Under the SCO rules, the decision to accept new members is taken by consensus. Sluggish consultations went on for a long time, with common approaches and positions asserted in various documents, including declarations, but actual accession was permanently delayed, no matter how strongly it was urged by candidates, particularly Pakistan and Iran. Foreign ministers asked them to be patient. Allegedly, the accession documents were insufficiently elaborate or there were none at all. The SCO secretaries-general cited procedures and rules, and ultimately there was no progress.

Two important events spurred on the process. First, Russia has launched its Eurasian project that includes the Eurasian Economic Union. China has launched its Silk Road Economic Belt project that includes the New Silk Road, etc. And, finally, the Greater Eurasia idea was proposed (EAEU, SCO, SREB, ASEAN and, possibly, the EU, with SCO candidate countries squeezed in). This was the geopolitical task.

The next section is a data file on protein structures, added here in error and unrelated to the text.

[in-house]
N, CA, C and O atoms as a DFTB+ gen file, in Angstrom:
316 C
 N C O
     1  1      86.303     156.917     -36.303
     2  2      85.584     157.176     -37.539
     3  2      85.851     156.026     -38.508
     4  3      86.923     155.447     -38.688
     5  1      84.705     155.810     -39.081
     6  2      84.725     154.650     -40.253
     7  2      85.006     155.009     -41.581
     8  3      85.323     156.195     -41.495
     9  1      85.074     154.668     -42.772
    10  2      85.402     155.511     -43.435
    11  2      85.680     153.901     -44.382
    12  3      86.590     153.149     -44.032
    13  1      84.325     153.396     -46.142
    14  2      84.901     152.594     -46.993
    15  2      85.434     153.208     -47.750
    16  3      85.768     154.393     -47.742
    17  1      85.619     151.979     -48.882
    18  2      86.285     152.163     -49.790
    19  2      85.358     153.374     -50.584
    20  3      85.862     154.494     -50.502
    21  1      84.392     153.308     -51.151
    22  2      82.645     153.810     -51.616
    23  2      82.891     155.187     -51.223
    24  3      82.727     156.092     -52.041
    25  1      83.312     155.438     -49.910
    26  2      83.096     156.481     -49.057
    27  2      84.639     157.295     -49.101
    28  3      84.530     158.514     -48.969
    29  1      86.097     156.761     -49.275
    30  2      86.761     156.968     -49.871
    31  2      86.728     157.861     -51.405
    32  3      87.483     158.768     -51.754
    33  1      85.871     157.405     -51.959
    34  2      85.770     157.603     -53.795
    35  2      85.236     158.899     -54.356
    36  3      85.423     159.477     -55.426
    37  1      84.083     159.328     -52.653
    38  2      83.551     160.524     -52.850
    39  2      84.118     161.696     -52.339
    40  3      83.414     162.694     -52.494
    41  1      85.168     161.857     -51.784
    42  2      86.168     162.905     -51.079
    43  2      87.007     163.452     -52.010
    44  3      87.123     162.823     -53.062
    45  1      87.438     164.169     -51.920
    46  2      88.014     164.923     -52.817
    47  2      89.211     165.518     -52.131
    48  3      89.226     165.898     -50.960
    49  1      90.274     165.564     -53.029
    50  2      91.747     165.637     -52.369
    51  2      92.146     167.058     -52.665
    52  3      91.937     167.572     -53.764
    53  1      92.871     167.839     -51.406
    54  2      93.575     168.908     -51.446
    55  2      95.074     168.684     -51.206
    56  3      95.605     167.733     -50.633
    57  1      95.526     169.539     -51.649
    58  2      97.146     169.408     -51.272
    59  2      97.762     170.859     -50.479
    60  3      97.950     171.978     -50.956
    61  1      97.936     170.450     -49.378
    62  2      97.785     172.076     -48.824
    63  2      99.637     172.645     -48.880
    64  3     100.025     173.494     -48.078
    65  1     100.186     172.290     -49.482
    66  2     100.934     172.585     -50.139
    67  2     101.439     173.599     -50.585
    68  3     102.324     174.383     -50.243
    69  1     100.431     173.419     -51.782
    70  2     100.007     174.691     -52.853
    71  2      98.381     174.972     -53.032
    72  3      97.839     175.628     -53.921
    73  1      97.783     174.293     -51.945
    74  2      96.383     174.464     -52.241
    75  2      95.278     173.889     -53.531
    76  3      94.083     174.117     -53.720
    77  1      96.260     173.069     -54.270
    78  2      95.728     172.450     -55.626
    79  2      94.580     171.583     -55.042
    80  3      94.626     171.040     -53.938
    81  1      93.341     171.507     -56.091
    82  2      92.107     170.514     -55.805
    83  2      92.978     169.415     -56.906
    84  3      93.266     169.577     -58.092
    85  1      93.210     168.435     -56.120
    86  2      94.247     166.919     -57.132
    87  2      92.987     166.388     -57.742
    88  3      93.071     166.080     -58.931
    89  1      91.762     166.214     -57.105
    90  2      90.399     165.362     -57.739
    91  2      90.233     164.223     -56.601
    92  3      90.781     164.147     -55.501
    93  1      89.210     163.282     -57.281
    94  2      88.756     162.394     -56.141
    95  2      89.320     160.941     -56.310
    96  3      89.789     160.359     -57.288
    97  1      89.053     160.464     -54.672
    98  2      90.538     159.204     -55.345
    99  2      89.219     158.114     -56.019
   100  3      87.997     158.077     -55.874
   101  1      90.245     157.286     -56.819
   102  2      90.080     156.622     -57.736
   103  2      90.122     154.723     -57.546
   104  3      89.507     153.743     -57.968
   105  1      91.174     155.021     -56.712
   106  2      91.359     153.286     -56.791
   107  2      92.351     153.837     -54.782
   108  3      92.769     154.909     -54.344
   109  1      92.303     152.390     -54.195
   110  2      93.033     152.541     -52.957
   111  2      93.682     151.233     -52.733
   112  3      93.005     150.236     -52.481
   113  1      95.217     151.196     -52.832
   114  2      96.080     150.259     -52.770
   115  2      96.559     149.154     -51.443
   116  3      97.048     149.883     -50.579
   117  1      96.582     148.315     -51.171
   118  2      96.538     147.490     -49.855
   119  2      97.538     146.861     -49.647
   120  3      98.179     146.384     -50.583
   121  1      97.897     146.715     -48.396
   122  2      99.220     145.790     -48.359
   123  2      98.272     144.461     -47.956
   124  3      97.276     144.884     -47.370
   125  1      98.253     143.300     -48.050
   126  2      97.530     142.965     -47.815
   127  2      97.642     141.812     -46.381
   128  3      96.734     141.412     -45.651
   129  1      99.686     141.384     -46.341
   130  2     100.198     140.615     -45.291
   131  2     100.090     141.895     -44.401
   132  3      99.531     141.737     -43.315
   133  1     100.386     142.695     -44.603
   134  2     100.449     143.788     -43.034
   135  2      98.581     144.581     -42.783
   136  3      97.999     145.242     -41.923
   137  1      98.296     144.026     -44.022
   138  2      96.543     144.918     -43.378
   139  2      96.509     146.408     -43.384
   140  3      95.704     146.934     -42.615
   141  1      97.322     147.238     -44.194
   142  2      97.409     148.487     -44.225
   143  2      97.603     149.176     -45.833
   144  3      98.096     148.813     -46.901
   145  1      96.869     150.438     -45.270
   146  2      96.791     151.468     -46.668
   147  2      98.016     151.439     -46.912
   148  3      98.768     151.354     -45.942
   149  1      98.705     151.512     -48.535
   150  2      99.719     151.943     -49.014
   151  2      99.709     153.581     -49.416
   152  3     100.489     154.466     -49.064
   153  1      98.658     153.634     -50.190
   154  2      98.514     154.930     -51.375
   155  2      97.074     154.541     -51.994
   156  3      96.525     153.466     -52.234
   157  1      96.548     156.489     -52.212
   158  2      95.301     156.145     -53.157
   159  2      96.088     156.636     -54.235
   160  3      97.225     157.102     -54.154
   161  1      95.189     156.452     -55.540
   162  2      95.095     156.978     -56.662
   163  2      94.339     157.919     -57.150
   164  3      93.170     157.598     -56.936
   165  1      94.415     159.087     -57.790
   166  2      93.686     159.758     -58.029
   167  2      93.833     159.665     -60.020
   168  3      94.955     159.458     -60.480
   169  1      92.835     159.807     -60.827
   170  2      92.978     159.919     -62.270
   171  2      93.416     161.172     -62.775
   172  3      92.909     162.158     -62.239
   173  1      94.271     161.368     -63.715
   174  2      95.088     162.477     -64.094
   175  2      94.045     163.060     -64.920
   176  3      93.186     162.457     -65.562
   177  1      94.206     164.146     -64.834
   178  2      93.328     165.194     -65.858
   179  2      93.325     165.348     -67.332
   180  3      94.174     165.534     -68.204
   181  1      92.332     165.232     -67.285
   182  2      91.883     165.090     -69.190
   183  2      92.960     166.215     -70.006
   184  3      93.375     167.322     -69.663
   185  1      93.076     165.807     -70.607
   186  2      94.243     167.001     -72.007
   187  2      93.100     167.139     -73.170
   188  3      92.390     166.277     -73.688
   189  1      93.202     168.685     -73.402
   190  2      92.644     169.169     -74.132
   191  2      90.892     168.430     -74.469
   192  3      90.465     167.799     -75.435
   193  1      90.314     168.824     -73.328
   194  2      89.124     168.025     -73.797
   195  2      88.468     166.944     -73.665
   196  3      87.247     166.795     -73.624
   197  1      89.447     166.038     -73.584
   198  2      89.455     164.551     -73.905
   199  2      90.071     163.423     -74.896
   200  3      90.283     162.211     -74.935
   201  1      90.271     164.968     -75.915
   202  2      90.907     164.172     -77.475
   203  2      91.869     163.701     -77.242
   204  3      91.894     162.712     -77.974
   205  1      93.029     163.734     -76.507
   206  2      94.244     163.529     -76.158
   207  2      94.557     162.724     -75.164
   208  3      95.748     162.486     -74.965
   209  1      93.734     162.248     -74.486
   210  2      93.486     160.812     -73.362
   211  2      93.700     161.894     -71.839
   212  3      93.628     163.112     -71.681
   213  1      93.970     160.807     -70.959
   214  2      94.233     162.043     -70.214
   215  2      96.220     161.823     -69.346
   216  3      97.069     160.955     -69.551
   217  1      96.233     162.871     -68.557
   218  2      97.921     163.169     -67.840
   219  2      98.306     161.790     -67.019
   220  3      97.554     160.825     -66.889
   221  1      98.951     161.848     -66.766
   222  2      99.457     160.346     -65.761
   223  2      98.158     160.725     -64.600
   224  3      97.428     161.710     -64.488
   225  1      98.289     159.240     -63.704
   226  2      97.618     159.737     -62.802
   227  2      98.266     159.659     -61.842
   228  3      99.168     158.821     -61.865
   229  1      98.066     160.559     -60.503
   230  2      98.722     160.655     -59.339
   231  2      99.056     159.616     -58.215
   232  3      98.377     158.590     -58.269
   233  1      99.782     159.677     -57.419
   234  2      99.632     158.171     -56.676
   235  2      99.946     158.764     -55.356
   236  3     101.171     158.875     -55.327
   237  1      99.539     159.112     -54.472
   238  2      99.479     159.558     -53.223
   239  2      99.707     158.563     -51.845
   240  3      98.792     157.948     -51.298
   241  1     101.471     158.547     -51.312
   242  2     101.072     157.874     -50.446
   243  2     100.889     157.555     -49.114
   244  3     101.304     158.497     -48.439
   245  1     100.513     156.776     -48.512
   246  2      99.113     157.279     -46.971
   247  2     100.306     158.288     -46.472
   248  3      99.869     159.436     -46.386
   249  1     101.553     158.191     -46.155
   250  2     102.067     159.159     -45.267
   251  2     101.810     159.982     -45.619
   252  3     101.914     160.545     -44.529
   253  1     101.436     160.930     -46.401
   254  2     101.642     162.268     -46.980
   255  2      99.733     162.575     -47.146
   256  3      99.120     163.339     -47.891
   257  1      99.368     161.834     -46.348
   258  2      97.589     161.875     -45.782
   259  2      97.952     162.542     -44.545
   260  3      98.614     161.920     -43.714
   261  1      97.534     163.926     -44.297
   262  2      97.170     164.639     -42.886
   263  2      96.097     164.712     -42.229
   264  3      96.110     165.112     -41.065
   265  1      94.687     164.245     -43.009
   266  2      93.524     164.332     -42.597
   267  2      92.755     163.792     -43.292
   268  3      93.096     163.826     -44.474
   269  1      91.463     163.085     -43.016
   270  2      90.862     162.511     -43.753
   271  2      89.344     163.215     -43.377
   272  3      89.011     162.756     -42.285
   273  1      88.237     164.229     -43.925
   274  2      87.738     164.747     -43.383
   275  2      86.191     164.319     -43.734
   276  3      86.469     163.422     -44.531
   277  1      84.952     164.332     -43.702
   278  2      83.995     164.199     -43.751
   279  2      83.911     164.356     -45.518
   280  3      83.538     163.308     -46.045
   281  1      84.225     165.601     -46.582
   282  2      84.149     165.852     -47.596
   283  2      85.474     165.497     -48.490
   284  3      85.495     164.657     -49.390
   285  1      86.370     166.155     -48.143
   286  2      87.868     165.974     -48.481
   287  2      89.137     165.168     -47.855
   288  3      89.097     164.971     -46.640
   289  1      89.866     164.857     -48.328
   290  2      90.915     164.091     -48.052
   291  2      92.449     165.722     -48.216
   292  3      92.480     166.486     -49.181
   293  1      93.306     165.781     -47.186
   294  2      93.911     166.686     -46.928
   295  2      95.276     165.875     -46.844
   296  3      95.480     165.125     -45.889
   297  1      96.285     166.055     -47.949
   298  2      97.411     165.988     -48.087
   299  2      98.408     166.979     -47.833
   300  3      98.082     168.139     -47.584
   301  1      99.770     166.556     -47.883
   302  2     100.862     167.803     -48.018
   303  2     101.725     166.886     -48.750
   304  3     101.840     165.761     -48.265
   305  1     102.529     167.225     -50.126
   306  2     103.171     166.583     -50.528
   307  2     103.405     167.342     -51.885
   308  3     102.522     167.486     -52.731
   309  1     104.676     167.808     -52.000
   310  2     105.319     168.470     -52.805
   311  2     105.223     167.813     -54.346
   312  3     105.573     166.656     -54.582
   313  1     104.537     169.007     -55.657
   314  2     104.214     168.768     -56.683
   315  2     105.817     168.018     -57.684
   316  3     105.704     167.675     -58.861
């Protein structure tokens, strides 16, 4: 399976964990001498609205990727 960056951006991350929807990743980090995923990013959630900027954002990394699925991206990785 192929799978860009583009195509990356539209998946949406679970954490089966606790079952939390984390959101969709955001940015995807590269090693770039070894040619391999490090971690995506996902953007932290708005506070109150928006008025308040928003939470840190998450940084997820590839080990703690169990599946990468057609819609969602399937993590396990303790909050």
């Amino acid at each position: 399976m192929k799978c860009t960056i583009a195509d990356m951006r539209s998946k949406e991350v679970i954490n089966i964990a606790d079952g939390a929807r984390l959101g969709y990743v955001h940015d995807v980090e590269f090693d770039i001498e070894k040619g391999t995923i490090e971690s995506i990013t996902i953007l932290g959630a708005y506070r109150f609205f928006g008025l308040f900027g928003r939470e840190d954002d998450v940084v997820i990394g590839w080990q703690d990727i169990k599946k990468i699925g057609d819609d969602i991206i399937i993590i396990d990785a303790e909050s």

Second, the candidates were increasingly coming to favor freezing their accession bid, weary as they were of the long wait. This was a very unpleasant sign for the SCO member states, given the organization’s repeated statements about its openness, transparency, and so on. This was the geostrategic problem.

US activity in India played a no small role as well, and it was reciprocated by Delhi.

The joining of India and Pakistan and Iran’s planned accession will boost the SCO’s geopolitical resources and potentially its economic standing. This will lead to the emergence of the biggest international organization (of the non-integrated variety) in history in terms of territory, population, and cultural and civilizational diversity, if not in terms of GDP.